Canadian English for Academic Purposes (EAP) Survey

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About the Canadian EAP Survey Research Project
A review of our English Language Studies program revealed no equivalent programs (in breadth or scope) at research institutions across Canada. This situation highlighted the need for a survey research project to better understand the landscape and political economy of English language education across Canadian post-secondary institutions (colleges and universities). Drawing on quantitative data collected via a Canada-wide survey, this project  charts the landscape of English language instruction across post-secondary institutions. We gratefully acknowledge financial support from the Social Sciences and Humanities Research Council (SSHRC), the York University Faculty of Liberal Arts and Professional Studies, and Renison University College. In addition, we would like to thank our EAP colleagues across Canada for participating in our research.  The executive summary of the project is now available below.

English for Academic Purposes (EAP) Across Canada: Executive Summary (Phase I)

"English for Academic Purposes: Charting the Canadian Post-Secondary Landscape" is a two-phase project that examines EAP programming and practitioners across Canada. This executive summary details the findings and implications of Phase 1: a Canada-wide survey of 481 EAP program directors and instructors. The survey questions practitioners about their programs, background and satisfaction levels, with findings revealing where, how, and by whom EAP programming is delivered across Canadian post-secondary contexts. Findings provide insight into professional satisfaction and legitimacy within the field, potentially expanding EAP's visibility and recognition.

One of the most compelling findings is EAP programming diversity. For instance, program sizes comprise of small, medium, large and super-sized, ranging from less than 100 to more than 1000 students, and 1 to more than 30 practitioners per program. Of practitioners surveyed, 59% work full-time and 41% part-time. Most notable, however, is the heterogeneity of program modelling. Programs across institutions include general English for academic purposes, English for specific purposes, content and language integration, bridging/pathways to post-secondary institutions, and/or content orientation.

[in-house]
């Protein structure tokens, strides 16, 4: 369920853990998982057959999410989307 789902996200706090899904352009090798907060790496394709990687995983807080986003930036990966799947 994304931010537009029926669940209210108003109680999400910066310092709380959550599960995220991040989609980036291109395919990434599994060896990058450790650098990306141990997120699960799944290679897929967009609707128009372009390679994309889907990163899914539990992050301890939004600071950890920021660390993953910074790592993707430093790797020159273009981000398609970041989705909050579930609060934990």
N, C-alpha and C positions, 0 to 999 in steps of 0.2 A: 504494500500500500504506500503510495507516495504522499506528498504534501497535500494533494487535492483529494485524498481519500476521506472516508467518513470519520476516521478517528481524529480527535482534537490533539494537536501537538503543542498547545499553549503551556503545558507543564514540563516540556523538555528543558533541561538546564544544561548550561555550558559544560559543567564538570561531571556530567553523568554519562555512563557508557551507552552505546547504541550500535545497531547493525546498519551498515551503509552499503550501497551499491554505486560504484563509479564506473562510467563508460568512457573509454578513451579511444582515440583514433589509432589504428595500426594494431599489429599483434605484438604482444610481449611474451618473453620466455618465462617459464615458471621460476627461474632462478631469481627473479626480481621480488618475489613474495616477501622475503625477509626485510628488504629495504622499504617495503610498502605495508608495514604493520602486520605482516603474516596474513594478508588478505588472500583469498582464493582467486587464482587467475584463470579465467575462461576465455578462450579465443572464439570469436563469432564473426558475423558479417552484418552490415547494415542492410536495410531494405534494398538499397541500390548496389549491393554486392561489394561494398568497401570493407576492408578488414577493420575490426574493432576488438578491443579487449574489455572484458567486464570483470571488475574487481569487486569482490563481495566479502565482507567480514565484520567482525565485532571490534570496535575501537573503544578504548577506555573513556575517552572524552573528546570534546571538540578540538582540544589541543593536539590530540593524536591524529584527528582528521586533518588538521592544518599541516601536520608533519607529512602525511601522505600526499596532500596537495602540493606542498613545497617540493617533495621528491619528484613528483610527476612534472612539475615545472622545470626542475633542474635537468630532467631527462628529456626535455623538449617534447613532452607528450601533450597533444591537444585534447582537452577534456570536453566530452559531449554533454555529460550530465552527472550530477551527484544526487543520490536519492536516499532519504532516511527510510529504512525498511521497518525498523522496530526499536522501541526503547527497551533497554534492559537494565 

An equally important finding is the high education and experience levels of EAP practitioners. Firstly, all survey participants hold at least an undergraduate degree, with over 50% holding a graduate degree. Secondly, more than 40% of participants have over 16 years of post-secondary teaching experience. With regard to disciplinary backgrounds, few practitioners come from Science, Technology, Engineering, and Math (STEM), with only 11% holding an undergraduate STEM degree and none holding a graduate STEM degree.

In addition to findings related to EAP programming and practitioner backgrounds, survey results suggest a correlation between professional satisfaction, role and institution type. Practitioners working in colleges are generally more satisfied than those working in universities or English Language Institutes (ELI). Moreover, directors are frequently more satisfied than instructors, though both groups report both satisfaction and dissatisfaction with particular aspects of their work. In the case of directors, lack of institutional collaboration and respect for EAP, workload, and program instability are central issues. For instructors, dissatisfaction appears to stem from employment precarity, lack of benefits, insufficient professional development opportunities, and insufficient remuneration. These findings suggest a link between job stability and satisfaction—those who are employed full-time are significantly more satisfied than those working part-time—pointing to the need for further research on the lived experiences of EAP professionals. Another topic of interest stemming from research findings is the apparent need for greater collaboration and communication between EAP and other institutional departments and spaces.

Commencing in Fall 2020, Phase 2 of this research project will include semi-structured interviews with a representative sample of EAP directors and instructors, building on Phase 1 findings and attempting to better understand EAP contexts and practitioners. Phase 2 will focus on practitioner perceptions of professional satisfaction and legitimacy. It is our hope that dissemination of Phase 1 data  increases the field's visibility and potentially impact policies and pedagogies at Canadian post-secondary institutions. To that end, Phase 1 findings will be presented at academic conferences: TESL Ontario 2020, IFP 2021 and ACLA 2021.  

Dr. James Corcoran (
York University  

Julia Williams (
Renison University College, University of Waterloo